Rising home prices could lower loan rates; High turnover and fund returns; If a corporation borrows from its pension plan; Delayed 401(k) deposits can cause trouble; Where to look for small-cap investments; Required withdrawals from an IRA account; Guarding against a will contest; The hidden cost of a no-interest loan; Tax rebates on Canadian goods
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Q: I seem to recall reading in your column last year that a homebuyer could get a lower interest rate on a mortgage loan that doesn't exceed a certain amount. Is my memory correct?
A: Yes. Lenders tend to charge 0.25 to 0.75 of a percentage point less on loans eligible for resale to Fannie Mae or Freddie Mac. Such loans can't exceed the ceiling set annually by those agencies. For 2003, the loan limit was $322,700, but that was raised to $333,700 as of this January. And it may go higher still in some states: Pending congressional legislation would boost the current limit 50 percent, to $500,550, in any state that has at least one metropolitan statistical area in which the average price of houses topped $333,700 in any quarter through Sept. 30. (The higher limit already applies to Alaska and Hawaii.)
Q: I prefer to invest in mutual funds with low expense ratios. But is it true that those ratios may not reflect excessive trading costs that could reduce returns?
A: Yes. Funds don't include transaction fees in operating expenses. Instead, a fund subtracts those costs from its capital gains or adds them to its losses on sales of its holdings. To get a fix on trading costs, look at a fund's annual portfolio turnover percentage. The more transactions a fund has, the more it must spend on them. Excluding index funds, the average stock fund's turnover is 102 percent. Rates for conservatively managed funds can be much lower.
Q: Our corporation needs $150,000 to buy out one of our doctor shareholders. Instead of getting a bank loan to finance the purchase, can we borrow the money from the corporation's pension plan?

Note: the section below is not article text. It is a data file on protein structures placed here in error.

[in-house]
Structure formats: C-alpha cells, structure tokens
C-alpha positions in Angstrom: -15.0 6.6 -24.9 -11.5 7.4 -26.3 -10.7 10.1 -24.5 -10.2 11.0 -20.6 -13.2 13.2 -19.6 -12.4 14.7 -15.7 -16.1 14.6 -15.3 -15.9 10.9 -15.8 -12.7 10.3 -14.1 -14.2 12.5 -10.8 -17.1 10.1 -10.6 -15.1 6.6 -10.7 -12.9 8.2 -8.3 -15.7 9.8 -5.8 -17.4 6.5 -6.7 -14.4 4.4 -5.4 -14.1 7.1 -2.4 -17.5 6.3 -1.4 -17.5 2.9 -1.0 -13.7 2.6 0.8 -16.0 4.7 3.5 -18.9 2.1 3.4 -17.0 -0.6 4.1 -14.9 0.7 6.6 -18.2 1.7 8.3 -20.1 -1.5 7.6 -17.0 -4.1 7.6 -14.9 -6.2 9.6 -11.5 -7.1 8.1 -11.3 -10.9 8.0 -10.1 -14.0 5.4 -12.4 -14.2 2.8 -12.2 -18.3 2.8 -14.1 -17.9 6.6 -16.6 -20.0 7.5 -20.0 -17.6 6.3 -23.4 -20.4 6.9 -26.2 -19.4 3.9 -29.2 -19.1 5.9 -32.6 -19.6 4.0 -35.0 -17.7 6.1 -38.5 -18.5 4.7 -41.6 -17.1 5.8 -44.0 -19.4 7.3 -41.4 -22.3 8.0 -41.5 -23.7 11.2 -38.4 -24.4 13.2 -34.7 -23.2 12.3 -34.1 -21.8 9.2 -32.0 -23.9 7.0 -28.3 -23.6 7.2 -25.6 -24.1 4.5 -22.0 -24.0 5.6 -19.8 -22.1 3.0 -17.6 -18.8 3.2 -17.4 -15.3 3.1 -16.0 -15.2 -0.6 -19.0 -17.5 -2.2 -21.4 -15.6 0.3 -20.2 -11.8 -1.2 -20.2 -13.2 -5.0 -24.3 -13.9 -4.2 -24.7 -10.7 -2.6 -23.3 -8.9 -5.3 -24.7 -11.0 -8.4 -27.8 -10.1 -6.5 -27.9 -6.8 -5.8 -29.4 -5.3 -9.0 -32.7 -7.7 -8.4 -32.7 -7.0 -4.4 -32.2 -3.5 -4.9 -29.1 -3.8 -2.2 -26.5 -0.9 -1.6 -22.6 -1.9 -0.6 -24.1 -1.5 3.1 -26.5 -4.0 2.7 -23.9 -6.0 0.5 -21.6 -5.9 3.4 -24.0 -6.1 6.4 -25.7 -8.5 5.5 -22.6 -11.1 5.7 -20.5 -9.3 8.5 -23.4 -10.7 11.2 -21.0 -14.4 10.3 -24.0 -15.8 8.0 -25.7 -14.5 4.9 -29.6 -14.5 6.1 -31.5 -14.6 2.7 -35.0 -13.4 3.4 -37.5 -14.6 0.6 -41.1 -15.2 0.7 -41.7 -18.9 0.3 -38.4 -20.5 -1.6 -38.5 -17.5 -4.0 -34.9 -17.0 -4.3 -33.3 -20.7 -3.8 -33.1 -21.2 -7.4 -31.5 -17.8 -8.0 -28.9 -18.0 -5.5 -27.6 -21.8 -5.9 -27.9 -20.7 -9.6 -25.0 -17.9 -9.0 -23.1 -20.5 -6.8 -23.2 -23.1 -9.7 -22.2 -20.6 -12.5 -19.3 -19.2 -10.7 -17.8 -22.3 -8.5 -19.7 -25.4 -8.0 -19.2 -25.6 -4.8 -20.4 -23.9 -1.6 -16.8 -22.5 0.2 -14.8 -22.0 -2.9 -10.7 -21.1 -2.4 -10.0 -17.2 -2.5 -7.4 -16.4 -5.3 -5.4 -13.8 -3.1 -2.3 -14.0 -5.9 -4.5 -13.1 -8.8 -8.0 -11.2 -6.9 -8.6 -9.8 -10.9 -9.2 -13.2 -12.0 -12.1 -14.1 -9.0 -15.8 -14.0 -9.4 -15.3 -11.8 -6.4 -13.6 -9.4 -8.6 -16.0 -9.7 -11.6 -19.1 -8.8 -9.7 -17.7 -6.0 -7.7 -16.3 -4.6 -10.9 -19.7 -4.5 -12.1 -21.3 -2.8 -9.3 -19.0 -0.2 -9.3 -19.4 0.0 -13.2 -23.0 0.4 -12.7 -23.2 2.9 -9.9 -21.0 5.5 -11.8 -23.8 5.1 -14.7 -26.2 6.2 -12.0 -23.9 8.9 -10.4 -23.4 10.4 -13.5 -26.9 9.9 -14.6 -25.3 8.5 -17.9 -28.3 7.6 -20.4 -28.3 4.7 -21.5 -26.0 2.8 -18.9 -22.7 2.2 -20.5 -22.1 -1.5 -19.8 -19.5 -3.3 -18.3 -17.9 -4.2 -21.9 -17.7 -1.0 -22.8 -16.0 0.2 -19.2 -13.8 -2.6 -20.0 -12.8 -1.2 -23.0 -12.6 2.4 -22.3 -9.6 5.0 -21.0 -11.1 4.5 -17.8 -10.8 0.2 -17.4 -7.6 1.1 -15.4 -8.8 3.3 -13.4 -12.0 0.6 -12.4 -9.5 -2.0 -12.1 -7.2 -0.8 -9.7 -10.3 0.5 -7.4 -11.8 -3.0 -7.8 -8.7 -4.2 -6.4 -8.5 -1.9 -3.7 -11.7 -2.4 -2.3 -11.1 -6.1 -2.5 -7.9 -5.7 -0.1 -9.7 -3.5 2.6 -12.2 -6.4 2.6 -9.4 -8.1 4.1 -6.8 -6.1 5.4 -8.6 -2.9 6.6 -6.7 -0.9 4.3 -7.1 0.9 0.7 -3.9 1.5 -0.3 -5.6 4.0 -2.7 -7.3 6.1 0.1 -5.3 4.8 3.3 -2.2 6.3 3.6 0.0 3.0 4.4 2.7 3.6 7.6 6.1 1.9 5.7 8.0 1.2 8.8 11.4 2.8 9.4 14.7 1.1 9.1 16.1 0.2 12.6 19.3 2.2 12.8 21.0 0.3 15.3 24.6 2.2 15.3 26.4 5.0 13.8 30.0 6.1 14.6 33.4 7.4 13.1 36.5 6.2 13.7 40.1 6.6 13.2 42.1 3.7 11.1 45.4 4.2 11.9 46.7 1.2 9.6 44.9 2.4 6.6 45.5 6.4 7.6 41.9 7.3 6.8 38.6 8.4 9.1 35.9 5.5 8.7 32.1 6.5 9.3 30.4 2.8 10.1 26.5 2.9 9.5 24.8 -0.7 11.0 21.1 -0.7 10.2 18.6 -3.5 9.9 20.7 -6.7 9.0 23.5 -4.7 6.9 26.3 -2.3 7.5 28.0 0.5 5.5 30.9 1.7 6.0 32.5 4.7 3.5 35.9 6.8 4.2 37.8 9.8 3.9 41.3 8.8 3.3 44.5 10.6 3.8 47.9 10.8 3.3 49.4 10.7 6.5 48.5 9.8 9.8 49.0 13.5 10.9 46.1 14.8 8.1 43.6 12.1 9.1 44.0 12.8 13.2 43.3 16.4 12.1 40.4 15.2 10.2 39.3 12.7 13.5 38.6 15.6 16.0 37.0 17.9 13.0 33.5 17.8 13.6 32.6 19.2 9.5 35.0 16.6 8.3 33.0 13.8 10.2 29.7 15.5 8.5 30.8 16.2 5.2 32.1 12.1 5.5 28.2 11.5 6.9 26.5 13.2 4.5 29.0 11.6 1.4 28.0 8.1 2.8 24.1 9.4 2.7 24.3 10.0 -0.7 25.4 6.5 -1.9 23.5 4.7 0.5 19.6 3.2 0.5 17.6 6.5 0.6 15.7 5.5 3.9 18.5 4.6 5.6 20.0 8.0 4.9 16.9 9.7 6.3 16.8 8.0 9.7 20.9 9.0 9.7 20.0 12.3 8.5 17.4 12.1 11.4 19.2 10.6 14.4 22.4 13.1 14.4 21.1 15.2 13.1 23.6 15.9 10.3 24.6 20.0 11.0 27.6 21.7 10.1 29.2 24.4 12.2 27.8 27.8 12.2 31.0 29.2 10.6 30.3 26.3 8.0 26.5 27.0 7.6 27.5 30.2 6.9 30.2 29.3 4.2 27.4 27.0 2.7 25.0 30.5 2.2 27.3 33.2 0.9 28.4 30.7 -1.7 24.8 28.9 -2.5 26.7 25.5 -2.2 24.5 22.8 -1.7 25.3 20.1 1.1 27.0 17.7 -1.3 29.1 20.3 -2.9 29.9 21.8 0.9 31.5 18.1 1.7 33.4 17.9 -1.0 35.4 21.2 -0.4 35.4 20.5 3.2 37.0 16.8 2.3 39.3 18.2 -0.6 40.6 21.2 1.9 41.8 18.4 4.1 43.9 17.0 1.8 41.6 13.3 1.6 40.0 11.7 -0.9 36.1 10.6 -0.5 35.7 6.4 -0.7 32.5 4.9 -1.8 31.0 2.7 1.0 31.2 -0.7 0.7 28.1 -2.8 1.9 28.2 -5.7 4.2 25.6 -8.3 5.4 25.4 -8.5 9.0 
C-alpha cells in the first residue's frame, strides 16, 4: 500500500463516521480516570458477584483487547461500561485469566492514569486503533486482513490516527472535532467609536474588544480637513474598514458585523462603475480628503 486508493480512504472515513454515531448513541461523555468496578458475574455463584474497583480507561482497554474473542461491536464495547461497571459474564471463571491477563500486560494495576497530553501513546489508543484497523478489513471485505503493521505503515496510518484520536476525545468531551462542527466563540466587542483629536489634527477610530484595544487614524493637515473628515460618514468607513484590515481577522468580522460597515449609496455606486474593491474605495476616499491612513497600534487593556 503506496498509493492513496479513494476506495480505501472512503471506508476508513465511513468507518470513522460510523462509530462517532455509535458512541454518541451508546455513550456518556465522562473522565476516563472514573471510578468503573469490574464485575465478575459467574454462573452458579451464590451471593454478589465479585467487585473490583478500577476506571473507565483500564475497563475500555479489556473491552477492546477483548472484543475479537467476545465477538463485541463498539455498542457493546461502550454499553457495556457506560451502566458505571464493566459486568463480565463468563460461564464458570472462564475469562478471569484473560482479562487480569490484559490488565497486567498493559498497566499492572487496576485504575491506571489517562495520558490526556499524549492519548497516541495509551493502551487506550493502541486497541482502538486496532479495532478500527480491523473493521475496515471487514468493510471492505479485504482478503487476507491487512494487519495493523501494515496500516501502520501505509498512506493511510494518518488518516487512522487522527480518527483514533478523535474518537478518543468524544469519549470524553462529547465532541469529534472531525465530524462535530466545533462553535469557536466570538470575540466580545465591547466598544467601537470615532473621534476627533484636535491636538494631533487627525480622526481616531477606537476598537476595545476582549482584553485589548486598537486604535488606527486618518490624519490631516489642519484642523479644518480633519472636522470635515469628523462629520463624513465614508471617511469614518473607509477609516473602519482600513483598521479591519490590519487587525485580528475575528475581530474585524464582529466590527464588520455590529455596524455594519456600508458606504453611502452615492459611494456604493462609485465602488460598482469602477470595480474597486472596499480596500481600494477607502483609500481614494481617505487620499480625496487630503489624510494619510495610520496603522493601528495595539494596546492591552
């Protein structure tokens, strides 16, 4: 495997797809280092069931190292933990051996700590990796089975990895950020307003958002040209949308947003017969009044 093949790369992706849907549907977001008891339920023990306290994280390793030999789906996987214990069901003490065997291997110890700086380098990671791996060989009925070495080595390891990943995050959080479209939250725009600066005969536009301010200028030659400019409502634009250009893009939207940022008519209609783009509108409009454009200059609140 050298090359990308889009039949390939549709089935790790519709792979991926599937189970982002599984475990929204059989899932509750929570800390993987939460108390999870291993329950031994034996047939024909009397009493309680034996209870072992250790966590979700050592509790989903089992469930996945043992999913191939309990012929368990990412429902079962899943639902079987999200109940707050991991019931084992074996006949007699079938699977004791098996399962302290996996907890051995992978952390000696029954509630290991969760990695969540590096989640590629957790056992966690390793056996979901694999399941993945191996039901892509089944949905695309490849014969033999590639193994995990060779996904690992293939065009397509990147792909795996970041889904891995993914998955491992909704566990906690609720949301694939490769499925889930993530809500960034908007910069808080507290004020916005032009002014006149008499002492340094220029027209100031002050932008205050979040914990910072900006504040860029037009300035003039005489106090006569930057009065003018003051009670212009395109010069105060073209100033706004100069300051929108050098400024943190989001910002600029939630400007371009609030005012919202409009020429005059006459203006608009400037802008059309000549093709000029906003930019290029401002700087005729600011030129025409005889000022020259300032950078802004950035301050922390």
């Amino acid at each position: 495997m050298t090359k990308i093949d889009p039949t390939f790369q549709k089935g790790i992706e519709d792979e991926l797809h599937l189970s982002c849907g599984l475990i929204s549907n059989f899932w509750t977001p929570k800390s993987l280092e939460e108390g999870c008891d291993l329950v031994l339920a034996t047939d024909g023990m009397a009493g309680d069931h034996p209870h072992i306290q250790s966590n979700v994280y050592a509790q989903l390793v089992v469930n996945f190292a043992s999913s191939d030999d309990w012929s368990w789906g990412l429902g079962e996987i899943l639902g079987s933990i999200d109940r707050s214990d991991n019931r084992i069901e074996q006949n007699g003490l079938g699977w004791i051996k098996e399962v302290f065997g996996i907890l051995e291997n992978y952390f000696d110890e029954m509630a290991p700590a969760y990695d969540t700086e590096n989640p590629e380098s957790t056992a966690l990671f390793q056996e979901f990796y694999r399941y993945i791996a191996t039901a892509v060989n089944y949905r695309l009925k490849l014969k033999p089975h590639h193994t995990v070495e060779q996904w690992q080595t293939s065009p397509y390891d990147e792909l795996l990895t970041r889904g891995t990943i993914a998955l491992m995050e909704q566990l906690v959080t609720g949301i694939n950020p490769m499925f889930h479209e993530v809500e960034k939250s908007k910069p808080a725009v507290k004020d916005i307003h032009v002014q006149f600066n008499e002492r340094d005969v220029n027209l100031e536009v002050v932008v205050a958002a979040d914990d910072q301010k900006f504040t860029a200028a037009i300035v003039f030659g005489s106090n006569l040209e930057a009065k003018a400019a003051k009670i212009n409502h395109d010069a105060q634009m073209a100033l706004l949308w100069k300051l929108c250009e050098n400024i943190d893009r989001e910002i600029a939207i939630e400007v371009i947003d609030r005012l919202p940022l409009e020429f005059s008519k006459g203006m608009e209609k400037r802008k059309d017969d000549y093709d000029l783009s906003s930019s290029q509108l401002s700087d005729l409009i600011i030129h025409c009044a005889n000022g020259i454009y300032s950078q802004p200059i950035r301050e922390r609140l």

A: Not unless the Department of Labor is willing to grant the corporation an exemption to the prohibited transaction rule. This rule bars a loan or extension of credit between a plan and a "party in interest," which includes the corporate employer, its officers, and shareholders who own 10 percent or more of the corporation. The DOL did give such an exemption to a law corporation, and it might do so in your case, assuming that the prospective loan is adequately secured and carries a reasonable rate of interest.
Q: An employee complains about delays in depositing the 401(k) amounts regularly withheld from his salary into his investment account. Don't we have until the 15th of the following month to do this?
A: Not really. Department of Labor rules require that contributions be forwarded to investment accounts as soon as possible, but not later than the 15th business day of the following month. If the DOL audits you and you can't demonstrate that you're forwarding them promptly, you may have to compensate plan participants for investment earnings lost due to the delay. You might also face other penalties for the violation.
Q: I'm ready to put some money into stocks of small companies with high profit potential, even if that means taking increased risks. But how can I locate ones that are good investment prospects?